At the risk of sounding too self absorbed, I’d like to share the tale of Covey, my English setter puppy from Beirlsetters.com, hunting for the first time and getting her first bird — at the tender age of 3.5 months.
I don’t typically hunt pups at this age, but we have a rather special situation here on Dancing Springs Ranch. When we go for a morning or evening walk, we might encounter — and often do — sharptailed grouse, ringnecked pheasants, and gray partridges (Huns.) When we began these ramblings a few weeks ago, Covey was a hesitant, tumbling 10-week-old barely able to wrestle her way around a sage bush or clamor up a grassy creek bank. She spent half her one-mile-hikes crying or hitching a ride in our arms. But, day by day, her strength, stamina, and enthusiasm increased.
Honestly, I didn’t expect this pup to be ready to hunt until the 2019 season, but…
Two weeks ago she began noticing and watching flushing sharptails. Then she started trotting after them, a glimmer of instinct in her eyes. About a week ago the little pup began sniffing where birds had been and I began carrying my pet Mossberg International 28 gauge shotgun. I had no intention of launching a major hunt, but I wanted to be prepared should everything fall into place. I would not shoot unless Covey indicated she smelled birds and was in a position to see them flush and fall.
The first day we tried this we moved 20 different sharptails. Many were gone before Covey had gotten her head and ears out of the tall, noisy vegetation. Several flushed behind shrubs, blocking her view. Some departed without her smelling them. Two or three flushed right in front of her, but would have fallen behind tall, dense brush, hampering a retrieve. By the end of that hunt, however, Covey was well attuned to the whir and chuckle of departing sharptails. She was looking and listening for them. In short, my little Beirl setter was getting “birdy.”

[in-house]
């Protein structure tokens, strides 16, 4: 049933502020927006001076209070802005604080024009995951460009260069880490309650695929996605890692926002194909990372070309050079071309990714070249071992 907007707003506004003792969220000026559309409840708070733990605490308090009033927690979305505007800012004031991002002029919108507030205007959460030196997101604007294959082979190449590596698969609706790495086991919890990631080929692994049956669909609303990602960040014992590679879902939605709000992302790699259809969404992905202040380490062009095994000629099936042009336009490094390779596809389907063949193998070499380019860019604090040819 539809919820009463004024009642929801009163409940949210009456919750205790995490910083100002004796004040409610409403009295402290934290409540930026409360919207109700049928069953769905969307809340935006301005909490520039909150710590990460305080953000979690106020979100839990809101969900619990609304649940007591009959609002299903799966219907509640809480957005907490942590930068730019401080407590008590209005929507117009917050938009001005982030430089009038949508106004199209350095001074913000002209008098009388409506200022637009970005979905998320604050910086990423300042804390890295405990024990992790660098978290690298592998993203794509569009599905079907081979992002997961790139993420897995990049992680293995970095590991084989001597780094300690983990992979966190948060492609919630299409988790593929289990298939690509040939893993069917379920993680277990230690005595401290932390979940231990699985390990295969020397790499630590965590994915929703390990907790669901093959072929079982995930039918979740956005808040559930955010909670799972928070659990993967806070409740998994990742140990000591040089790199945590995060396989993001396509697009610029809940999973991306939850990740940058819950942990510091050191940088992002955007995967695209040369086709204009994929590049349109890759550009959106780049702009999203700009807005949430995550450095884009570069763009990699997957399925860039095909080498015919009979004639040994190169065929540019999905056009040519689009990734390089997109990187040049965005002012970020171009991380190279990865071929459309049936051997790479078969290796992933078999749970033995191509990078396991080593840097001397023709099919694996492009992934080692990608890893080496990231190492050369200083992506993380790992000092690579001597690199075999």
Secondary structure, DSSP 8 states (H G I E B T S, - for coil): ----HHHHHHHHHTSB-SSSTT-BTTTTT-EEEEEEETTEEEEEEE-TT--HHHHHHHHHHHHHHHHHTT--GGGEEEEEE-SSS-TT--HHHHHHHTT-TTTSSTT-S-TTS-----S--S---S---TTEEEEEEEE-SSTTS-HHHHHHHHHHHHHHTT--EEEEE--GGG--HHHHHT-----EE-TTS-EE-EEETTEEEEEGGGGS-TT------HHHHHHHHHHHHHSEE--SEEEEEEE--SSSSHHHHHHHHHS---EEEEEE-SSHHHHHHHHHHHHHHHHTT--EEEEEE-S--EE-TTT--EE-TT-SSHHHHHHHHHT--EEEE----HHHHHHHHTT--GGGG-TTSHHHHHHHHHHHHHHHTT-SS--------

On the next day’s walk Covey was out front, having figured that’s where the action was. She was slow and cautious. I gave her plenty of time to take in all the scents, sights and sounds. This was an interesting revelation about myself and my evolution as a dog trainer. Forty, twenty and even ten years ago I’d have been hurrying the dog along, more or less forcing it to hunt my way. Guess I’ve matured enough to realize one must allow a pup lots of leeway to figure things out. The important part of this early exposure is to let the dog discover itself and its inbred hunting instincts.
And that’s what Covey was quickly doing. She’d snap to attention, head up, when a sharptail flushed unseen behind a hawthorn thicket. She looked up when she herd the chuckle of one passing overhead and followed its flight intently.
After a half-mile hunt we’d put up three sharptails, none suitable for a shot. And then my little, freckled, Beirl-bred English setter puppy got birdy in the grass. She didn’t point, but a sharptail flushed right in front of her. There was enough open grass ahead that the bird would fall where she could see the arc of its trajectory. I pushed the little Mossberg 28 to my shoulder and pop. The bird spilled into the grass, but disturbingly close to the hawthorn thicket. Covey didn’t miss a beat. She raced toward the fall, then out of sight.
I found her over a steep bank, wriggling and sniffing over the dead bird right at the tangled edge of the brush. Again, in 1998 I’d have been directing and coaxing. “Atta girl! Get it! Fetch it. Bring it here. Bring it here.” In 2018 I merely crouched and watched.
This was the first bird this pup had ever contacted. She needed time to soak up the scent, the feel, the temperature, the texture of those feathers. Feathers? She soon had a mouth full and more were flying. She pawed at the bird, nuzzled it, mouthed it again and again. I spoke to her, softly but enthusiastically. “What have you got there Covey? Is that a bird? You like those feathers? Bring it here. You wanna bring it here? Come.”
And she did.
I don’t know if a star was born, but an instinctive hunter was awakened. Can’t wait to see what further develops.
Spomer has been a hunter himself since he was a pup of just 13 years. He has enjoyed the companionship of hunting dogs since getting his first labrador in 1972.